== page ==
The End of Illusion
Seidler-Feller, Chaim, Tikkun
What follows is a measure of what I have learned in the aftermath of the assassination of Yitzhak Rabin.
First, the belief that "Jews don't do things like this" appears to have been an expression of hollow conceit. And the anguish that many Jewish leaders have expressed over the shattering of this notion strikes me as a denial of reality. In point of fact, Jews do do things like this] Because, in the context of the pursuit of nationalist, political aims where power is a critical ingredient, all varieties of violent acts are to be expected. Nationalist Jews will tend to behave like all other nationalists. Yehuda Halevi, the twelfth-century Spanish philosopher, himself a proto-nationalist, was very aware of this stinging truth. With great craft and integrity he has the Khazar king gently rebuke the rabbi by proclaiming, "If you had power, you too would kill] " (Kuzari, I:114) Indeed, Jews do have power and they do kill--even each other.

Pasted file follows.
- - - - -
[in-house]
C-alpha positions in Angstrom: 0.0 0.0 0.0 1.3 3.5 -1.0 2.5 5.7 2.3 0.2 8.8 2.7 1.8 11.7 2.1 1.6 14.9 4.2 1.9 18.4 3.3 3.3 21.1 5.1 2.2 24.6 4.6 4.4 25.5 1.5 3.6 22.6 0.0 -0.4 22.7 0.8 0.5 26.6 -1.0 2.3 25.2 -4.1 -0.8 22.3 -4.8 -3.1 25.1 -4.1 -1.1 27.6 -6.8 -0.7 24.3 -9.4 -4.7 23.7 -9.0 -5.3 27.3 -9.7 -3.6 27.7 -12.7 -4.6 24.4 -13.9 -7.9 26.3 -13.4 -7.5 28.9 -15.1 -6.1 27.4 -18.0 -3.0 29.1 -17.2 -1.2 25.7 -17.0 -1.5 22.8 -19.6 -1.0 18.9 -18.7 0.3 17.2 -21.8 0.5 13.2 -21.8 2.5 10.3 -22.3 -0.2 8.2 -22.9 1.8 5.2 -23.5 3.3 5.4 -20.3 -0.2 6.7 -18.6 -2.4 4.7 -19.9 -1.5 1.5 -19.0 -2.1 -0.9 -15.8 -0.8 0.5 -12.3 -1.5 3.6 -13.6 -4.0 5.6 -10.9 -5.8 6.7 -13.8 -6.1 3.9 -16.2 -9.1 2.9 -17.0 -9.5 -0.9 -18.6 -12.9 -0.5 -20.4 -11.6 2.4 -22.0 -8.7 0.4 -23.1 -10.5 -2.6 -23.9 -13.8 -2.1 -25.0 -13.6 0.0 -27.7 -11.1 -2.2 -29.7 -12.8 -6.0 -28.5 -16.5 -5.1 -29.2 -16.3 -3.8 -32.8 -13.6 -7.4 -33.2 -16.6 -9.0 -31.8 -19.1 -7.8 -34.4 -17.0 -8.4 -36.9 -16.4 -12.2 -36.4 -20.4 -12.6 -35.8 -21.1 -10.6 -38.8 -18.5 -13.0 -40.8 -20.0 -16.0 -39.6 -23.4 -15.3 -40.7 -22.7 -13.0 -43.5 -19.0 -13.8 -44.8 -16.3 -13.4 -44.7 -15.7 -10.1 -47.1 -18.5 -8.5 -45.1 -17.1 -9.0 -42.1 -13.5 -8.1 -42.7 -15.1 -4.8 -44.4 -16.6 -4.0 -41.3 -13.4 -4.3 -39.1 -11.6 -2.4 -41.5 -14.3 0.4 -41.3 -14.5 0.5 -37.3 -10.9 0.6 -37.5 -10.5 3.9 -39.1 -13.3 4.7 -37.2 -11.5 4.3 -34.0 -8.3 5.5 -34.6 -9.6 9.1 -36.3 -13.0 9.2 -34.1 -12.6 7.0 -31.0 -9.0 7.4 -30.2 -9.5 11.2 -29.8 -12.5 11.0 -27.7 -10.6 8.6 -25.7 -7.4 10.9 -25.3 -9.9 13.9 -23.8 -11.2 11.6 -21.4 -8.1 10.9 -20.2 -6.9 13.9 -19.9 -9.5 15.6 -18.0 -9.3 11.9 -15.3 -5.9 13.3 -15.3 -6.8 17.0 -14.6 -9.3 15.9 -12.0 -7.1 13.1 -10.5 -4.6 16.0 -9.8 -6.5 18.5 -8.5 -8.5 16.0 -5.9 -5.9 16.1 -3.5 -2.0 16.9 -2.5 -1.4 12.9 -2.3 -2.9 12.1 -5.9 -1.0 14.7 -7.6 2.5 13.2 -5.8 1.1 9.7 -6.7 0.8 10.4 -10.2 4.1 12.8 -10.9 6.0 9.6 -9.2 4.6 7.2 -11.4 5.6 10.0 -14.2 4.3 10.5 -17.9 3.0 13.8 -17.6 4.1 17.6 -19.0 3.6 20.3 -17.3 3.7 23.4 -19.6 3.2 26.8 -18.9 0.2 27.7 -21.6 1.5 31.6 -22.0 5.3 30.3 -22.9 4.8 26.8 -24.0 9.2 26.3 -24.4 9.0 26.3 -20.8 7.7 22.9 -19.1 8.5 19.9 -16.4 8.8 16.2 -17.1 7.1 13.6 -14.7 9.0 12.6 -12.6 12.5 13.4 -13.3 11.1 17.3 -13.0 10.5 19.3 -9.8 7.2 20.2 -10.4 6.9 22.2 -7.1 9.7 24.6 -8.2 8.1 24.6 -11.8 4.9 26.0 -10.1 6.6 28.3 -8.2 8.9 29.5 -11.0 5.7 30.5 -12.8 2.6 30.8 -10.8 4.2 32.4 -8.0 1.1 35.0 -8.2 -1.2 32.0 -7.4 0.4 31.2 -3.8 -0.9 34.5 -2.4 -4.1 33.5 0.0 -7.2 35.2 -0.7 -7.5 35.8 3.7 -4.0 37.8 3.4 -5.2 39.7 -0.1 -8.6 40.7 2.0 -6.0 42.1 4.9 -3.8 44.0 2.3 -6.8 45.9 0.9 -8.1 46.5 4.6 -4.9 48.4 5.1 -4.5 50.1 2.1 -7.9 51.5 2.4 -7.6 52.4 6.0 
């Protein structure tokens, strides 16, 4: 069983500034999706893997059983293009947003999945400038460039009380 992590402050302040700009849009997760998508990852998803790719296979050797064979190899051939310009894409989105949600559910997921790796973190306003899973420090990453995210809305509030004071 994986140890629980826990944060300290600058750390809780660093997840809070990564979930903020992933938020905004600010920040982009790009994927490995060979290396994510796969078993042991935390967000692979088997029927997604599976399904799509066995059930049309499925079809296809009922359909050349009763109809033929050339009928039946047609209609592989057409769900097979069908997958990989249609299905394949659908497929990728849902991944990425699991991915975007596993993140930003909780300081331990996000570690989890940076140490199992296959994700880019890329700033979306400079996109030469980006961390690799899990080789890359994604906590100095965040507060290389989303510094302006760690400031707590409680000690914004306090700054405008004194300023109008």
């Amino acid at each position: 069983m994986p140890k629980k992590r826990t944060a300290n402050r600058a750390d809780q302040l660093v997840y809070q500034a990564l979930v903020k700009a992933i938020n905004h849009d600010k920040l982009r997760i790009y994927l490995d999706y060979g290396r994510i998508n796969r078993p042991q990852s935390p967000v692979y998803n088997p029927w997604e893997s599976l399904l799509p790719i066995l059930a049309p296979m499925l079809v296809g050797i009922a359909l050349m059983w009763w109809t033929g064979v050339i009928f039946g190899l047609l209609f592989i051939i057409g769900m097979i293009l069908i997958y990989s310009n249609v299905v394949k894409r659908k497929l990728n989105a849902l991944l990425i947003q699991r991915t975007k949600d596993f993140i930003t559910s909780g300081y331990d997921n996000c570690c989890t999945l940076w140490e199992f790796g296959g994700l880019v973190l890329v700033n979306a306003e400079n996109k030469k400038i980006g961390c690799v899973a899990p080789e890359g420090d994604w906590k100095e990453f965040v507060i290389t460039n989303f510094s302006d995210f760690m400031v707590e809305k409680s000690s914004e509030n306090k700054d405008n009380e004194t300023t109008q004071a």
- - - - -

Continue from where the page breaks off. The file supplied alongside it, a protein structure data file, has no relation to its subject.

Second, some remarkable rabbis have engaged in an unprecedented process of soul-searching which they have taken public. Yet they avoided confronting the messianic ideology that provided the underpinning for the heinous murder of the Prime Minister. This failure to extend their self-criticism can be explained by the fact that messianism, in this post-Six-Day-War era, has emerged as the sole justification for religious Zionism. To challenge the messianic interpretation would thus be tantamount to calling the entire enterprise into question.
But the events of the past few months culminating in the assassination compel us to reconsider the wisdom of advocating an ideology driven by messianic aspirations. More often than not, the pursuit of a utopian messianic vision has pushed believers beyond sober consideration of cause and effect into a realm where only ends matter and the violation of basic moral norms is held to be legitimate. Rabin became the enemy because, by agreeing to trade "holy" land--whose conquest was viewed as a critical step in the unfolding messianic drama--for peace, he was precluding the advent and obstructing the process. …